**Course length:** 6 weeks (4 lessons)

**Dates:** 3 April – 15 May 2020

Learn how to communicate your data with Stata's powerful graphics features. This course will introduce different kinds of graphs and demonstrate how to use them for exploratory data analysis. Topics include how to use graphs to check model assumptions; how to format, save, and export your graphs for publication using the Graph Editor; how to create custom graph schemes; how to create complex graphs by layering and combining multiple graphs; how to use margins and marginsplot; and more. Bonus material includes information on user-written graph commands and useful data management tools.

- Stata 16 installed and working
- Basic knowledge of using Stata interactively
- Internet web browser, installed and working

Note: This course is platform independent. You can use Stata on Windows, Mac or Linux.

**Lesson 1: Getting to know your data using graphs**

- Introduction
- Why graphs are an important tool for exploratory data analysis
- Data management tools for graphing data
- The example dataset

- How to create and edit basic graphs using Stata
- How to create and edit graphs with dialog boxes
- How to edit graphs with the Graph Editor
- How to create and edit graphs with commands

- Some basic graphs
- Graphs for one continuous variable
- Graphs for one categorical variable
- Graphs for two continuous variables
- Graphs for two categorical variables
- Graphs for one continuous and one categorical variable
- Graphs for many variables

- Storing, saving, and exporting graphs
- Storing graphs in memory
- Saving graphs to disk
- Exporting graphs in .png format

- Automating the process: Looping and saving

**Lesson 2: Understanding your results using graphs**

- Introduction
- Model checking using graphs
- Using the
**predict**command - Checking model assumptions
- Checking the normality assumption
- Checking the linearity assumption
- Checking the homoskedasticity assumption

- Identifying outliers and influential observations

- Using the
- Visualizing the results of your models
- Using the
**margins**and**marginsplot**commands- A brief review of factor variables
- Categorical independent variables
- Multiple categorical independent variables
- Continuous independent variables
- Continuous and categorical independent variables
- Average response versus response at average: The
**atmeans**option - Contrasts of margins
- Marginal effects: Margins of derivatives of responses

- Using contour plots to visualize continuous-by-continuous interactions

- Using the

**Note:** There is a one-week break between the posting of Lessons 2
and 3; however, course leaders are available for discussion.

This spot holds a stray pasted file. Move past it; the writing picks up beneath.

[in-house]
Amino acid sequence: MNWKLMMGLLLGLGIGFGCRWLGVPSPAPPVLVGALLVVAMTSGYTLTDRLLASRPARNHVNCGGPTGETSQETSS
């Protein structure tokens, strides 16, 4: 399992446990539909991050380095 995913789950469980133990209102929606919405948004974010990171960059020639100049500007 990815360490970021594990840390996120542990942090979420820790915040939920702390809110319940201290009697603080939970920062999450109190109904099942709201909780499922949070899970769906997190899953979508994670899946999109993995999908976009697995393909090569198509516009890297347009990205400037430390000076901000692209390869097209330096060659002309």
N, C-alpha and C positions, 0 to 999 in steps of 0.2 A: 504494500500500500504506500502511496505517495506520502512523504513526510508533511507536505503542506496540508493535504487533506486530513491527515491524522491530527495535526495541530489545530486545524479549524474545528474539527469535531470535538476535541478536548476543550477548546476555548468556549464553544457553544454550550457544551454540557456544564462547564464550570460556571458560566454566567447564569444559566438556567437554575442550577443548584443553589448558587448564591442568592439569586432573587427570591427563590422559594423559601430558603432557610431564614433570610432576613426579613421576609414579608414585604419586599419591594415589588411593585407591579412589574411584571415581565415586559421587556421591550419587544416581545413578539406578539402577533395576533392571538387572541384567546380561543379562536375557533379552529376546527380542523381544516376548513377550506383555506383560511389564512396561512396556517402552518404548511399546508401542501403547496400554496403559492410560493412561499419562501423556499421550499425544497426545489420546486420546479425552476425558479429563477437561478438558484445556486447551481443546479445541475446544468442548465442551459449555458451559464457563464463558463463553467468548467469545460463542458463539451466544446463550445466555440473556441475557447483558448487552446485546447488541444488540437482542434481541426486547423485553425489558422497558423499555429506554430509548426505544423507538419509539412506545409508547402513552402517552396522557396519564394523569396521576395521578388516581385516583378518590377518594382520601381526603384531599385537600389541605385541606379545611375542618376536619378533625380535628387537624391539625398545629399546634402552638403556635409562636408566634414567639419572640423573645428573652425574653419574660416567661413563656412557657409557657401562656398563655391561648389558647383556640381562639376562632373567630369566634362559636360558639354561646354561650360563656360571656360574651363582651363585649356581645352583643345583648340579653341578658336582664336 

**Lesson 3: Formatting graphs for publication**

- Introduction
- Formatting titles, legends, and text boxes
- Formatting titles
- Formatting legends
- Adding text boxes
- Using italics, bold, superscripts, and subscripts
- Using specialty characters
- Using different fonts
- Formatting numbers

- Formatting axes, axis labels, ticks, gridlines, graph, and plot regions
- Formatting categorical axis labels
- Formatting the x and y axes
- Formatting the x- and y-axis labels
- Formatting major and minor ticks and gridlines
- Adding reference lines
- Formatting the graph and plot regions
- Controlling the aspect ratio and size of graphs
- Using schemes to change the overall look of graphs
- Using built-in schemes
- Defining your own schemes
- Recording and saving edits in the Graph Editor

**Lesson 4: Advanced graphs: How to layer and combine multiple graphs**

- Introduction
- Layering multiple graphs with the
**graph twoway**command- Basic layered graphs with one y axis
- Advanced layered graphs with one y axis
- Basic layered graphs with two y axes
- Advanced layered graphs with two y axes

- Layering multiple graphs with the
**addplot()**option- Basic
- Advanced

- Creating multiple graphs with the
**by()**option - Combining different graphs with the
**graph combine**command- Basics: Making a table of separate graphs
- Advanced: Making a single complex graph from separate graphs

- Exporting graphs for publication
- Exporting graphs in pixel-based formats
- Exporting graphs in vector-based formats

**Note:**
The previous four lessons constitute the core material of the course. The
following material is optional and introduces user-written graphic commands and useful data management tools.

**Bonus material**

- Introduction
- User-written graph commands
- The Statistical Software Components (SSC) archive
- The
**coefplot**package by Ben Jann

- How to write a simple graphics wrapper command
- How to create animated graphs
- Some fun graphs
- How to create normal curves with shaded tails
- How to show scatterplots with regression lines and residuals
- How to add normal curves to regression lines
- How to graph a histogram with a box plot

**Appendix: Data management tools useful for graphing data**

- The
**destring**and**encode**commands - The
**recode**command - The
**tabulate**command with the**generate()**option - The
**egen**command - The
**contract**and**collapse**commands - The
**statsby**command - The
**snapshot**command - The
**reshape**command - Macros and loops
- Extracting value labels to local macros